Book Review: The Bonesetter’s Daughter

I finished reading The Bonesetter’s Daughter this morning. I have only read Amy Tan once before. Her book The Kitchen God’s Wife had truly impressed me but somehow I never got around to picking up another book by her until last week.

The Bonesetter’s Daughter is a story spread over three generations of Chinese women; it covers China in the world war and communism era to the present day America. The book begins with a brief flashback of a little girl, LuLing, and her mute nursemaid in a small village in Peking. It then moves to the present day, and LuLing is now an eighty-something old Chinese lady settled in San Francisco. She has a grown up daughter, Ruth. Ruth is an independent, intelligent girl currently in a long term relationship. The book then dwells into the life Ruth shares with her boyfriend and his two girls and her struggle to balance work, relationship, and her mother. In between some childhood flashbacks of Ruth’s growing up years in America and the present, we get to know that Ruth has always had a thorny relationship with her mother, who speaks little English, is extremely critical of Ruth, and surrounds herself with the beliefs of ghosts and spirits. Ruth’s complex feelings towards her mother undergo a swift transformation when she finds out that LuLing is suffering from dementia. She then remembers the wad of papers that LuLing had filled with Chinese script and has goaded Ruth to read. With the help of her boyfriend, she gets those pages translated and that is when the second chapter of the book begins.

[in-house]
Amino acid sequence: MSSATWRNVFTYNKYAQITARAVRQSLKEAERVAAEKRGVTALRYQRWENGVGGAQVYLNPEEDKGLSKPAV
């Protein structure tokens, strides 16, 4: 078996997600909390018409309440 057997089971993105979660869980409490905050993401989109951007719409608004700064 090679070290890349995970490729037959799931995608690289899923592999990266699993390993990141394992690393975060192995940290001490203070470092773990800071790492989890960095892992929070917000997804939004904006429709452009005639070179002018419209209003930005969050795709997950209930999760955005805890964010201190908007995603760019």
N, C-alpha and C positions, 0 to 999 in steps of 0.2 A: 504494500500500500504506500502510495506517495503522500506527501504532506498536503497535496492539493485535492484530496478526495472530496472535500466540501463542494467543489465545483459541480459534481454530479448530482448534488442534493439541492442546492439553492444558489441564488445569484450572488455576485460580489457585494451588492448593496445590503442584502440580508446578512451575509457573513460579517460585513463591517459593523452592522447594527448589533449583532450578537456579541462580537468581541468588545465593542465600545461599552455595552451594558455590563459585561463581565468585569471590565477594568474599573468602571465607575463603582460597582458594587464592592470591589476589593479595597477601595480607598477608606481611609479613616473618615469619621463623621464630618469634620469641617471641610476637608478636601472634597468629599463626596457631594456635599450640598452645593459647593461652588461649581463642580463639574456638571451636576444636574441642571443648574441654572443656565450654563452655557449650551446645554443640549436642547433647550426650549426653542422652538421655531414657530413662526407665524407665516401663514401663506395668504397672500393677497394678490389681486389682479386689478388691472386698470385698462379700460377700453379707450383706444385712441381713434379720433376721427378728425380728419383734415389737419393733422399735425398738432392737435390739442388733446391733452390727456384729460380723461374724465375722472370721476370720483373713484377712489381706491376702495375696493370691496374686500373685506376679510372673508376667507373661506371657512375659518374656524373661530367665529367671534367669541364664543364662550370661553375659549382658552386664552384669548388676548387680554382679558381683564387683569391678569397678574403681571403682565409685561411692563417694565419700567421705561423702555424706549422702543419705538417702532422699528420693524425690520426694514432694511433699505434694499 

The second chapter is LuLing’s early life and is written in first person. It describes in beautiful details the life in olden China, the archaeology, the ink making and calligraphy, the Peking man, the Chinese medicine and use of human bones in it, the world war, the communism, the Nanking massacre, and more. However, none of this is told as a historical fact but they are proficiently woven into the life of LuLing. By the end of this chapter we and Ruth learn about LuLing’s struggle to get to America, the heavenly land where no ghosts existed.

The last chapter is the most poignant as it merges the previous two as Ruth uses her newly acquired knowledge of her mother’s past to understand her own childhood conflicts.

I loved how the author traverses geography and time to tell the tale of generational secrets and ails. I specifically enjoyed the characters in the book, and not just the two main ones that I mentioned but all others, for they are all beautifully etched. The bond between LuLing and her sister Gao Ling that strengthens over the years and tragedies is described brilliantly. The rocky romantic relationship of Ruth is secondary to most part of the book, but you can see that the author took care to grown the character of Art, her boyfriend, as the story moved on. And most of all, I admired the author’s craft in using the historical events so subtly and yet so meaningfully in the story.

I read somewhere that Amy Tan had written this novel and given it to the publishers but she took it back after her mother’s death and then rewrote the whole book. The fact that her mother also suffered from Alzheimer’s makes me think that this book is at the very least semi-autobiographical.

I had once described Amy Tan as the Chitra Banerjee Divakaruni of China, but I think I was way off the mark. Although, I still enjoy reading Divakaruni’s books, Tan is definitely a better crafter.

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